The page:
Writing helps dementia caregivers share courage, focusBy Mayo Clinic staff
Original Article: http://www.mayoclinic.com/health/writing-blogs/MY01732
- With Mayo Clinic health education outreach coordinator
Angela Lunderead biographyclose window
Angela LundeAngela LundeAngela Lunde is a dementia education specialist in the education core of Mayo Clinic's Alzheimer's Disease Research Center at the Abigail Van Buren Alzheimer's Disease Research Clinic in Rochester, Minn.
The transfer of information about dementias, as well as understanding the need for participation in clinical trials, is an essential component of the education core.
Angela is a member of the Alzheimer's Association board of directors and co-chair of the annual Minnesota Dementia Conference. She is a member of the Dementia Behavior Assessment and Response Team (D-BART), a multidisciplinary outreach service assisting professional and family caregivers in understanding and managing difficult behaviors often present in dementia. She facilitates several support groups, including Memory Club, an early-stage education and support series, and more recently, helped to develop and now deliver Healthy Action to Benefit Independence and Thinking (HABIT), a 10-day cognitive rehab and wellness program for people with mild cognitive impairment.
Angela takes a personal interest in understanding the complex changes that take place within relationships and among families when dementia is present. She is particularly interested in providing innovative and accessible ways for people with dementia and their families to receive information and participate in valuable programs that promote well-being.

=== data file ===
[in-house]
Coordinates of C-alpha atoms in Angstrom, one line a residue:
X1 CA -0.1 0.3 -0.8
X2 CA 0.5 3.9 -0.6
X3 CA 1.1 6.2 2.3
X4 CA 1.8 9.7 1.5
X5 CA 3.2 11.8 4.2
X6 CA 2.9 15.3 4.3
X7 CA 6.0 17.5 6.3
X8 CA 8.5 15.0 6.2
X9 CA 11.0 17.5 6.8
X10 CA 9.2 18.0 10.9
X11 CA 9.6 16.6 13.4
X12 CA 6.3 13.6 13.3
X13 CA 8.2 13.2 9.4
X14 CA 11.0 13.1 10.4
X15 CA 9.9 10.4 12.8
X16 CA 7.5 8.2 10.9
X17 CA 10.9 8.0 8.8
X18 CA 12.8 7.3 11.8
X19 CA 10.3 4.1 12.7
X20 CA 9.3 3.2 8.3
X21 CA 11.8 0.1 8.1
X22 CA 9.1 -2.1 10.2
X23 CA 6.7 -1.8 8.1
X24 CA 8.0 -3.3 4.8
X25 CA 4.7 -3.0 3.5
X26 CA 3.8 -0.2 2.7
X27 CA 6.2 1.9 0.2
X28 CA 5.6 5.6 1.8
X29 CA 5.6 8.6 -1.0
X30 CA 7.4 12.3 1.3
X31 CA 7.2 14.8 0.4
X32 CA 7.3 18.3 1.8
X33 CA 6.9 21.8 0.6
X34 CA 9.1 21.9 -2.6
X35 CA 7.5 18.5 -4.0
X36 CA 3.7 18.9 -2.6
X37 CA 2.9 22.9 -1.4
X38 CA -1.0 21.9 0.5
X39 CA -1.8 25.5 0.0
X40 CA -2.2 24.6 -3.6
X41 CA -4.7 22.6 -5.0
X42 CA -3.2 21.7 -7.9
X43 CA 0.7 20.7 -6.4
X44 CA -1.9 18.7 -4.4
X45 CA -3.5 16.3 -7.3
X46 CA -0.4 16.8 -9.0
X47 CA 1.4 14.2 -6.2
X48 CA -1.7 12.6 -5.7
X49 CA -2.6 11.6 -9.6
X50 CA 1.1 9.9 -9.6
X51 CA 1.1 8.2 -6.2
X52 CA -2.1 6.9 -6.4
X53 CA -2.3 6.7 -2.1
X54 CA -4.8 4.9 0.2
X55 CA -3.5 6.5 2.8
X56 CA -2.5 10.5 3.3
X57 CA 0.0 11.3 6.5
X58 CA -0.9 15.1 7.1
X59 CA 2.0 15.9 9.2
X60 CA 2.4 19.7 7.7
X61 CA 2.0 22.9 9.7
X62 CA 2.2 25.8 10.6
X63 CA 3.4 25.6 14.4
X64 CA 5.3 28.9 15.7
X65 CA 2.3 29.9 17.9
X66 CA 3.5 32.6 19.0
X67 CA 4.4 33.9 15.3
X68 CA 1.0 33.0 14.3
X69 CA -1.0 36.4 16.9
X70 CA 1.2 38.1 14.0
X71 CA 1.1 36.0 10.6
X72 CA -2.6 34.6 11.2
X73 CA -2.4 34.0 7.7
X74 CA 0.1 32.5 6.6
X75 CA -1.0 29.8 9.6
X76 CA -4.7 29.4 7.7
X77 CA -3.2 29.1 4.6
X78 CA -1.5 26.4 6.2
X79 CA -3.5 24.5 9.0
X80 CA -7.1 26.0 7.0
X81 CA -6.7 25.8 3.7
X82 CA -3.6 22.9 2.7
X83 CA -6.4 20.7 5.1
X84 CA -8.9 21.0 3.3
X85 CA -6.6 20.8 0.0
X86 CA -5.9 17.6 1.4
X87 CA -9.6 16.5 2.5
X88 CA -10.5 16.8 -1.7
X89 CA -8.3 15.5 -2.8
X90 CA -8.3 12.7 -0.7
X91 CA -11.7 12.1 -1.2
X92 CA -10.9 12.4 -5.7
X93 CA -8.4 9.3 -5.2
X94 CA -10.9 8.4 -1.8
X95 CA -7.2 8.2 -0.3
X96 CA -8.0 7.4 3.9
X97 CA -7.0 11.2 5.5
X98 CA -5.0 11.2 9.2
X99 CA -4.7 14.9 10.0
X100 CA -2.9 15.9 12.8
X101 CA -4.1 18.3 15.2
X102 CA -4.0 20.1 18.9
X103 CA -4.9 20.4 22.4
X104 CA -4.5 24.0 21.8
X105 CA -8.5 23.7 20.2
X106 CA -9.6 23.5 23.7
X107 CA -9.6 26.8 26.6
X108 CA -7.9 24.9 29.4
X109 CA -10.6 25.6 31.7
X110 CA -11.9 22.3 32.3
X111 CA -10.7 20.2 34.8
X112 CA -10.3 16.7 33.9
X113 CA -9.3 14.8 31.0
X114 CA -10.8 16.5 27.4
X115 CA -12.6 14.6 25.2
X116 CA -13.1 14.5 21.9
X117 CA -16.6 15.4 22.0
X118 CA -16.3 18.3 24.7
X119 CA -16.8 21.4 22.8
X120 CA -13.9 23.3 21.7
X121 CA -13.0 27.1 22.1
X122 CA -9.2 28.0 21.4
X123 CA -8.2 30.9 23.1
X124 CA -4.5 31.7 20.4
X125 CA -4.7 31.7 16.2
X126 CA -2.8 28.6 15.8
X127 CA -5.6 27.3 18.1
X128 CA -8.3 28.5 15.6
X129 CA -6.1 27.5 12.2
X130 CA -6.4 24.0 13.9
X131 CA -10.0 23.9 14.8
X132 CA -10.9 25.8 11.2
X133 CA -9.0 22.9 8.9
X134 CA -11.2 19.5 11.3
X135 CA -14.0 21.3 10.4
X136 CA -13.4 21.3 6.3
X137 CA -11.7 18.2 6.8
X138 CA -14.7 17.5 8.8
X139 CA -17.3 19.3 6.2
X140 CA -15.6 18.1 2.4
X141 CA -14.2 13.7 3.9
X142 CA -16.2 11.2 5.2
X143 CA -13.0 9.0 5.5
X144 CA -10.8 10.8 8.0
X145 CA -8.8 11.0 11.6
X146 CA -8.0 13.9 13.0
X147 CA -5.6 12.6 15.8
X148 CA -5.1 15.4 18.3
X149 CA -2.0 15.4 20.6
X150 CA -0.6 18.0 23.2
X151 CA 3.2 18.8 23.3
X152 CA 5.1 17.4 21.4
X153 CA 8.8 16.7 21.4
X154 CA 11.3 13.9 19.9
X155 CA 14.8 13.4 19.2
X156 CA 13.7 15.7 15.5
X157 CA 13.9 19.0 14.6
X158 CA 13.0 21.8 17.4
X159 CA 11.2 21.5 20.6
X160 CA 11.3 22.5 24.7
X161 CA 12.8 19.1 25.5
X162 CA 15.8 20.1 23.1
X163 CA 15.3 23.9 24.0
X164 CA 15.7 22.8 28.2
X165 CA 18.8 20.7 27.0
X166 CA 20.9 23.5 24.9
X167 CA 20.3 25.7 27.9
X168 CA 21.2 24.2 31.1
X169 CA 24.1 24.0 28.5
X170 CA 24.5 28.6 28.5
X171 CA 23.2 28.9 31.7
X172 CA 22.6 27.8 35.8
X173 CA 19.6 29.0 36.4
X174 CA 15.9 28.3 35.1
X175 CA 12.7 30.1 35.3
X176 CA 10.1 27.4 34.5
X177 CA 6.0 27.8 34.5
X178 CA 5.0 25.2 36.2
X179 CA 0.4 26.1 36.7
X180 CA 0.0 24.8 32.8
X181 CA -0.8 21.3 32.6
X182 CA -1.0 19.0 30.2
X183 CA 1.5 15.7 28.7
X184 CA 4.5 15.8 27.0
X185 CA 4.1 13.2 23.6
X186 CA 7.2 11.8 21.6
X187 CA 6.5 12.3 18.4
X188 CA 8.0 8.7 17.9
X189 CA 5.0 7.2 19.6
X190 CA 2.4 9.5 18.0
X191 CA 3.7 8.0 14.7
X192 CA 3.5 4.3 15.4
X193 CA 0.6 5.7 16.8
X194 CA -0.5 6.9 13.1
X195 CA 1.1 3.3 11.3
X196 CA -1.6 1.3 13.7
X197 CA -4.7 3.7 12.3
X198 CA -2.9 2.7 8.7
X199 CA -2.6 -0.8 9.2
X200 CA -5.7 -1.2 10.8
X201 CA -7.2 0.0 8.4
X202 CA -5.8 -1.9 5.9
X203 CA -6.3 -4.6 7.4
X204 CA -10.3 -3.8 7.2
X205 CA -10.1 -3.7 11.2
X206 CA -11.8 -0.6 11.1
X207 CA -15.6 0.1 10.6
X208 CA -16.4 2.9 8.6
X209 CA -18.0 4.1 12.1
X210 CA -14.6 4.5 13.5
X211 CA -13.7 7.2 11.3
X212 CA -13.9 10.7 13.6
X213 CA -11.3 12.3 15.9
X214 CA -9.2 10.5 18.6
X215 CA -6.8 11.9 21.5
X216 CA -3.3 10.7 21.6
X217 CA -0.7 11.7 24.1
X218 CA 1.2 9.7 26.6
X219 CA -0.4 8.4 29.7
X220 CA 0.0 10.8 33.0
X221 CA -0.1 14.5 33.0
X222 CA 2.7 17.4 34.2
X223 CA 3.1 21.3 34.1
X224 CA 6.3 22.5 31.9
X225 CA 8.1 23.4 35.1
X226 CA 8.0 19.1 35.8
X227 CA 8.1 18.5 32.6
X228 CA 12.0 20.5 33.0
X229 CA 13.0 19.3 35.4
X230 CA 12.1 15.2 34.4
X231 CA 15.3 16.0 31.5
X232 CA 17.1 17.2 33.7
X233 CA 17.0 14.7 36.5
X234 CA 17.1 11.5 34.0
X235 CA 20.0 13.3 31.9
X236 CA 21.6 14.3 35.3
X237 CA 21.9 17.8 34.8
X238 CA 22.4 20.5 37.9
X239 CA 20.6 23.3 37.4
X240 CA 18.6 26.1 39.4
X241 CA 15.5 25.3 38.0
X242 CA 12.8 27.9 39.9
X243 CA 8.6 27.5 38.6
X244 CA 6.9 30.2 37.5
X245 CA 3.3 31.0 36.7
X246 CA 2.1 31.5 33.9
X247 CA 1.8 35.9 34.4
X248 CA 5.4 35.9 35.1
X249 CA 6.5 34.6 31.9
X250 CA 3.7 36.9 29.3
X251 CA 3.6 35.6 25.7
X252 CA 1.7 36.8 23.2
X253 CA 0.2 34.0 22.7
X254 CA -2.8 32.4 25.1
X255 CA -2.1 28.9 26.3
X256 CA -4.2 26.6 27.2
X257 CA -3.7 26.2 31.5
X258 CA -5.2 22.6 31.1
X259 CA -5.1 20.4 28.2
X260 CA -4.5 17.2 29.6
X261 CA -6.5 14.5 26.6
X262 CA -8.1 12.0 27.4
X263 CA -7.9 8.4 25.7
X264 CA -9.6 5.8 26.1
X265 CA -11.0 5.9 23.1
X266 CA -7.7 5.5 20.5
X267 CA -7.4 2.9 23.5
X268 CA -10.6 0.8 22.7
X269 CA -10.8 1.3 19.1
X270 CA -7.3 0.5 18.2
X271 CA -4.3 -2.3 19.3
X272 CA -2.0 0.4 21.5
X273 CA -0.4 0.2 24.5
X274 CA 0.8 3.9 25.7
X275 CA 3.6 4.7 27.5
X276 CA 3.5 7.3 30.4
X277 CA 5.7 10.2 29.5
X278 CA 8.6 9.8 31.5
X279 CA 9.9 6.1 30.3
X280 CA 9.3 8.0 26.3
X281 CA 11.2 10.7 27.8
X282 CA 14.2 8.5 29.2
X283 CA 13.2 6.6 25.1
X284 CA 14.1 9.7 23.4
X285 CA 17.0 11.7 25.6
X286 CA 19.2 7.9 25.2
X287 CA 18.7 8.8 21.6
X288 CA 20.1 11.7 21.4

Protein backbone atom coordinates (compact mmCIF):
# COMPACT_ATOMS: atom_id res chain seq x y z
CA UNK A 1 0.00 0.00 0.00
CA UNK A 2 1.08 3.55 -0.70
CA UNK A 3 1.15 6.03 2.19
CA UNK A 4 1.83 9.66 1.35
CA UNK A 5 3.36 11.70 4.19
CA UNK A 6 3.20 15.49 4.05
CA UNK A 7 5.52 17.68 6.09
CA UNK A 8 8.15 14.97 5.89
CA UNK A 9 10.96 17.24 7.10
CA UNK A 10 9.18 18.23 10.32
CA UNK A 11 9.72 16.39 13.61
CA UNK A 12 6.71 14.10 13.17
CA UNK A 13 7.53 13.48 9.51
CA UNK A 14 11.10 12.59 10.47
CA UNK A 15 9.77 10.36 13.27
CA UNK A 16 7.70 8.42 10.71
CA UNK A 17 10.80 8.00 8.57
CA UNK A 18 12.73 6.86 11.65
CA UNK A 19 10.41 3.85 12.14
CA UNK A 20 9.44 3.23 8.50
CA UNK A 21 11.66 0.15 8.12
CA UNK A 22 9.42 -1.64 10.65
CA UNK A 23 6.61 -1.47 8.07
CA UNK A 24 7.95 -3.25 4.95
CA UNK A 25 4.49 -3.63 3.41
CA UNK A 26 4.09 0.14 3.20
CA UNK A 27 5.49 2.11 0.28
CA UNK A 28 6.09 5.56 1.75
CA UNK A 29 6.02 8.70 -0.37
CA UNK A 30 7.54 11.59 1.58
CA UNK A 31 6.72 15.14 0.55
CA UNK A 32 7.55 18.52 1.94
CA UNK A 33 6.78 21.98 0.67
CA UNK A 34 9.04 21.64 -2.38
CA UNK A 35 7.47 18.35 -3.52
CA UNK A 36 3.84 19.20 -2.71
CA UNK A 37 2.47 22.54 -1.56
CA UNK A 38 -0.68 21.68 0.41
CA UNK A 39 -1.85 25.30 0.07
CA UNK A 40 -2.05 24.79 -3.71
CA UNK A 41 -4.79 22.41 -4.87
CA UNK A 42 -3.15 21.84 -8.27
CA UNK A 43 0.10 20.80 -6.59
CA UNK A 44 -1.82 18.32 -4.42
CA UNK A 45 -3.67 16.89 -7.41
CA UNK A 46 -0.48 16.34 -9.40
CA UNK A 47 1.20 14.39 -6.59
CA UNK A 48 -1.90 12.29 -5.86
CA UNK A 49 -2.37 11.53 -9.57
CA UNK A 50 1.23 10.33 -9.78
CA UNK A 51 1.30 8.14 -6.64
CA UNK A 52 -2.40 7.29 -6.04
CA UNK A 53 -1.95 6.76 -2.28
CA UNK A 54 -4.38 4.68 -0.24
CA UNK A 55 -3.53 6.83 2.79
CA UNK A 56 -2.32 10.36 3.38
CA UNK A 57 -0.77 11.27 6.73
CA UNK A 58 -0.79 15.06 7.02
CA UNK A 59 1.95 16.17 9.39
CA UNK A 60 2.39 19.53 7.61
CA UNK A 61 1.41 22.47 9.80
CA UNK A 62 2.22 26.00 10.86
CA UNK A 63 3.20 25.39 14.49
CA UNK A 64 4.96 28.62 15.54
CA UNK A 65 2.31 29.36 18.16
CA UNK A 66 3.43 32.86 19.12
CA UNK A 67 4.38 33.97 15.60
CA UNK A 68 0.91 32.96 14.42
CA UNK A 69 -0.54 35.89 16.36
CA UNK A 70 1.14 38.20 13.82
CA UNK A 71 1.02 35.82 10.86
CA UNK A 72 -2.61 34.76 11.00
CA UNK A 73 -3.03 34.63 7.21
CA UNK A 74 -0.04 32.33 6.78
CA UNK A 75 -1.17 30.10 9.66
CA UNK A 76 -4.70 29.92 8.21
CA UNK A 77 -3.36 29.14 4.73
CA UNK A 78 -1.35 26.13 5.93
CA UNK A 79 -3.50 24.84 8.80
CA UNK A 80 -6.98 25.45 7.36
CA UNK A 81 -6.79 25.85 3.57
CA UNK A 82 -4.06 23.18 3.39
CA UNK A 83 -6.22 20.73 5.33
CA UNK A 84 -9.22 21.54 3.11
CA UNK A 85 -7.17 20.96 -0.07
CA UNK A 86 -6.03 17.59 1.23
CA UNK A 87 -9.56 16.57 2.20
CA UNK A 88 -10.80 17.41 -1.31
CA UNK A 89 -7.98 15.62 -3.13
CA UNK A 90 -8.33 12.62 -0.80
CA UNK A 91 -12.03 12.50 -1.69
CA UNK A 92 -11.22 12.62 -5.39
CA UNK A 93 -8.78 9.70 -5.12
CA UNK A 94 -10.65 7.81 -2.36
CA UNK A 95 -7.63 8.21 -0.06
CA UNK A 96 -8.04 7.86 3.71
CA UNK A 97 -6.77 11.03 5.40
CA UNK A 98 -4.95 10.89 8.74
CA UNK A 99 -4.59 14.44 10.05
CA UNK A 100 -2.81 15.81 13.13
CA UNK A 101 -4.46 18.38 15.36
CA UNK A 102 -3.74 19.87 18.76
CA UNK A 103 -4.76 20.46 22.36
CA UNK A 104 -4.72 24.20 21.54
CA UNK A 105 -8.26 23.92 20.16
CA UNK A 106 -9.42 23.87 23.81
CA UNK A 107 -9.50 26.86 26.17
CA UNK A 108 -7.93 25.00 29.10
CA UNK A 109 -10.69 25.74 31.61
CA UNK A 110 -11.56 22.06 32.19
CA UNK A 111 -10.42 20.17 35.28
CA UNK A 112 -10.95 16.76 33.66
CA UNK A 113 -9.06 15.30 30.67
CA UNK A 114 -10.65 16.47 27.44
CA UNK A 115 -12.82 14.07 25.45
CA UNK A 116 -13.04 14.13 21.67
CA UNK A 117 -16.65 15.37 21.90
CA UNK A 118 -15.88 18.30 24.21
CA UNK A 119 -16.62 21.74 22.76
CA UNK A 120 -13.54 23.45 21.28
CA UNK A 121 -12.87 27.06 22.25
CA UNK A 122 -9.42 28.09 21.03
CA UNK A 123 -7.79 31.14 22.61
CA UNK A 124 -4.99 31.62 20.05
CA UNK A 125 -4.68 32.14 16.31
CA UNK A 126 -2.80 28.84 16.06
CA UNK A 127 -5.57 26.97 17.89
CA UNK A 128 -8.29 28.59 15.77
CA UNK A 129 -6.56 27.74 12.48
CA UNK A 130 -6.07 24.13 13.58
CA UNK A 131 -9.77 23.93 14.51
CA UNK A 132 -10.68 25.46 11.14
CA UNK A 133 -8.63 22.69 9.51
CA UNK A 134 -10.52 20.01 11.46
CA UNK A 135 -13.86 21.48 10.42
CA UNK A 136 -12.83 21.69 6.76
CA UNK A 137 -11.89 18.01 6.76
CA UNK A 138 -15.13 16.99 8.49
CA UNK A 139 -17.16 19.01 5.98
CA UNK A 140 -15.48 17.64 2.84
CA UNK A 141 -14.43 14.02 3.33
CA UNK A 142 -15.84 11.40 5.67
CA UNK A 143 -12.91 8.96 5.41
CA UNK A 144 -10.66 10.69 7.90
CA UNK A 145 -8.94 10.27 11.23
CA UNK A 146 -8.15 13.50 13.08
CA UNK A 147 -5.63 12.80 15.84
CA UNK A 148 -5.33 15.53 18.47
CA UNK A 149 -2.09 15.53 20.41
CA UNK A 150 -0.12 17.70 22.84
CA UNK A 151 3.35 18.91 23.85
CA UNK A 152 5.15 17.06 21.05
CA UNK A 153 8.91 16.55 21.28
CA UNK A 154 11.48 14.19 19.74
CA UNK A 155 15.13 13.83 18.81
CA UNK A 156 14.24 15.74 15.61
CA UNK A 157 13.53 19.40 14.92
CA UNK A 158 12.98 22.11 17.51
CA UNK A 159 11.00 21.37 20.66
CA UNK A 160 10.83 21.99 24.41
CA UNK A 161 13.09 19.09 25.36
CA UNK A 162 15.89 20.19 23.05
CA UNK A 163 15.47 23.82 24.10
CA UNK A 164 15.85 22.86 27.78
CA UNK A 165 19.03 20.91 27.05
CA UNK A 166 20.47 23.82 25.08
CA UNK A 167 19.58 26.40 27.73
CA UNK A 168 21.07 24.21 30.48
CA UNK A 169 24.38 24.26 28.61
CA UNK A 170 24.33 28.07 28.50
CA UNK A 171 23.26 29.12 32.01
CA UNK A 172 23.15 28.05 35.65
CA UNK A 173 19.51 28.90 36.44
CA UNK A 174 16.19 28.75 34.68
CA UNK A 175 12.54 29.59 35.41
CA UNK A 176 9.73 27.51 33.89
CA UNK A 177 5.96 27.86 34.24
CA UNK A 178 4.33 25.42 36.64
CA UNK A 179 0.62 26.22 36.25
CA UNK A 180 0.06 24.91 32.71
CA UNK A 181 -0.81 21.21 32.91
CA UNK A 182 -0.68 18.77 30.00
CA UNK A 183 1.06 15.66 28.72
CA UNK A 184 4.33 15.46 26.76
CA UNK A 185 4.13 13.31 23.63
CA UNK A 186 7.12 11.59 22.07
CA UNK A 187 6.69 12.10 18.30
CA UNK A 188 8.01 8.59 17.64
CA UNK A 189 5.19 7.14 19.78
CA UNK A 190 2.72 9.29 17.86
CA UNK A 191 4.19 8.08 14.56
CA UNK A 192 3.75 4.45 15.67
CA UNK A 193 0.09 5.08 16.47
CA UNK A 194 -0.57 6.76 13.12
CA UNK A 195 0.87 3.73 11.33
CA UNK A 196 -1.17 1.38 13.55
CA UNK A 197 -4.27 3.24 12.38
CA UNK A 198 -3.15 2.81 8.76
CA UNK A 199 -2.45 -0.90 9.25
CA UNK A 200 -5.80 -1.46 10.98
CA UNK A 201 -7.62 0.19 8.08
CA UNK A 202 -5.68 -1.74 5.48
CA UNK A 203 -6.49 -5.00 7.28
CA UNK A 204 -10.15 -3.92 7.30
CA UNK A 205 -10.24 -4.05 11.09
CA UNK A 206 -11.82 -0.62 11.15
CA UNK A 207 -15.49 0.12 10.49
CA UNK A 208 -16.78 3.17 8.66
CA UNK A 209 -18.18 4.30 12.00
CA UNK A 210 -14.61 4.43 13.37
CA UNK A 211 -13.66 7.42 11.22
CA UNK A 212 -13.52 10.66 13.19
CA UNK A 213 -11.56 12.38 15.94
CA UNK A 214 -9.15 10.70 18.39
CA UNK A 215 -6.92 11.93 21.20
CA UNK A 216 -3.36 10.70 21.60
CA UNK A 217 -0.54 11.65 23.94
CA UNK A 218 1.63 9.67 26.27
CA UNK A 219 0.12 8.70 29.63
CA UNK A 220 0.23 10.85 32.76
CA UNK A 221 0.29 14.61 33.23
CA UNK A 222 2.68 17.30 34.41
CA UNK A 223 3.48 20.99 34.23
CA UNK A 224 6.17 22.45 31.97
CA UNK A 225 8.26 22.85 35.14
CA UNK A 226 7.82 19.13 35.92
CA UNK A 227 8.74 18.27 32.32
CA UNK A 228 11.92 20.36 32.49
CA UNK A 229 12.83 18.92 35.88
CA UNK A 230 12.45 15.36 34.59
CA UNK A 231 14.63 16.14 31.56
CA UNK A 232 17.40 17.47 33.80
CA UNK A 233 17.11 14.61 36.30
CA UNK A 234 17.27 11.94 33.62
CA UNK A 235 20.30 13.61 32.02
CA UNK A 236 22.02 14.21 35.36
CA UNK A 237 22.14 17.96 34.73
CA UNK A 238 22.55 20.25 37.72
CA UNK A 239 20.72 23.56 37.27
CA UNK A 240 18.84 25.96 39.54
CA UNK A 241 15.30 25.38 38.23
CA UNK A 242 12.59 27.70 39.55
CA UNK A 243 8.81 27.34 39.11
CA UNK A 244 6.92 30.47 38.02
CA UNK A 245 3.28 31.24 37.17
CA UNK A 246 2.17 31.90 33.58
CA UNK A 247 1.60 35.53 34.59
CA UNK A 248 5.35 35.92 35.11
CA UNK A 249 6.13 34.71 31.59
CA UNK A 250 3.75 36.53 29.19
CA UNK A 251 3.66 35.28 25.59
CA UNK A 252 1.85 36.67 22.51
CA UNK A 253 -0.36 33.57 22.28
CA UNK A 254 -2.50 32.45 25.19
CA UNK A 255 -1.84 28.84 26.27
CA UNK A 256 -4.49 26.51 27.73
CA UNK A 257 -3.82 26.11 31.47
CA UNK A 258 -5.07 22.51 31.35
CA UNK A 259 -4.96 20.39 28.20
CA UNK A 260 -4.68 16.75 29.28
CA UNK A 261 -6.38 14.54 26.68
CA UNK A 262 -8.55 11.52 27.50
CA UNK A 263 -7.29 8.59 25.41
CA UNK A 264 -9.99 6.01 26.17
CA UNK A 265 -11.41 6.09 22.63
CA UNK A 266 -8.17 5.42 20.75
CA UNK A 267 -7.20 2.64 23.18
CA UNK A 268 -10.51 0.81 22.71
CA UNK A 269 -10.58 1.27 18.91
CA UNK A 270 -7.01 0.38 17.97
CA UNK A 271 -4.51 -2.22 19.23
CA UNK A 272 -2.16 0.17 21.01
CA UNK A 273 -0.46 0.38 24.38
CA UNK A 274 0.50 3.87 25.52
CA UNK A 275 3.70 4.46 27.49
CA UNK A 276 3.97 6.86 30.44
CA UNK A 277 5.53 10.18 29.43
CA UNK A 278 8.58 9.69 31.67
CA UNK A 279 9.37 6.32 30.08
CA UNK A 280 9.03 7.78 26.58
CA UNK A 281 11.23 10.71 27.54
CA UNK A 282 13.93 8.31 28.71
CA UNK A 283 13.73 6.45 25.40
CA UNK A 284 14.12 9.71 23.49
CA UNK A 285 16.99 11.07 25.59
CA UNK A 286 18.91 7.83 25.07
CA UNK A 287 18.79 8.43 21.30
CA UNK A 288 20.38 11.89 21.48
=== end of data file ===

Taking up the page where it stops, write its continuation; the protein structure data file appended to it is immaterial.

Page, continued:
"Amid a devastating disease, there are tools, therapies, programs and ways to cope, and it is vital that families are connected to these resources," she says.
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April 5, 2011
Writing helps dementia caregivers share courage, focus
By Angela Lunde
I'm mulling over the comments many of you have provided and reflecting on the impact that Tom and Julie (my last blog), Duane and Betty, Roy and Marty, Mel and Linda, Mike and Gail, Terri, Susan, Bernie and so many others have had on me over the years.
I realize, as I know most of you do as well, that we cope with a disease like Alzheimer's not so much by what modern medicine can give us, but by what we give and receive from one another. This blog is a vehicle for each of us to give and receive.
I've been reading another blog recently by a woman whose husband has Lewy body dementia. Her eloquent writing portrays an authentic candor that most of us can appreciate. She's from Minneapolis and goes by the name IslandGirl. In one blog posting, she wrote about courage. Her beautifully crafted words are worth repeating:
"Courage is going forward into a place where you cannot see the destination, putting one foot in front of the other while pulling a 1400 pound sled. Isn't that what we do daily with our loved ones? We don't know what the day will be like when we rise in the morning. We've lost our own futures — if that isn't a 1,400 pound sled we're pulling, I don't know what is. And yet, we do it. One step at a time, one foot in front of the other. We whine a little bit (or a lot) along the way. We seek companionship from others who know our plight. But we get out of bed, and sometimes, that is the biggest act of courage for a caregiver.
"And having others to help you pull that sled? That's God's gift."
She also writes about how her blog has helped her:
"These blogs have been my way of thinking through what is going on. They help me focus so I know what to ask for in strength and courage and wisdom. Some would say it's prayer, some would say it's meditation, some would say it's just the brain sorting things out. The odd thing is, I've never been a person to journal. Why is this so much easier?
"One thing that is clear though. Whatever you call this, and I'm calling it prayer on the keyboard, the answers come. They change sometimes from day to day, hour to hour, but the answers do come. One just has to sit still and listen for them."
Hopefully, many of you find healing as well by contributing your words to this blog.
To visit IslandGirl's blog go to: http://islandswamp.blogspot.com/blog index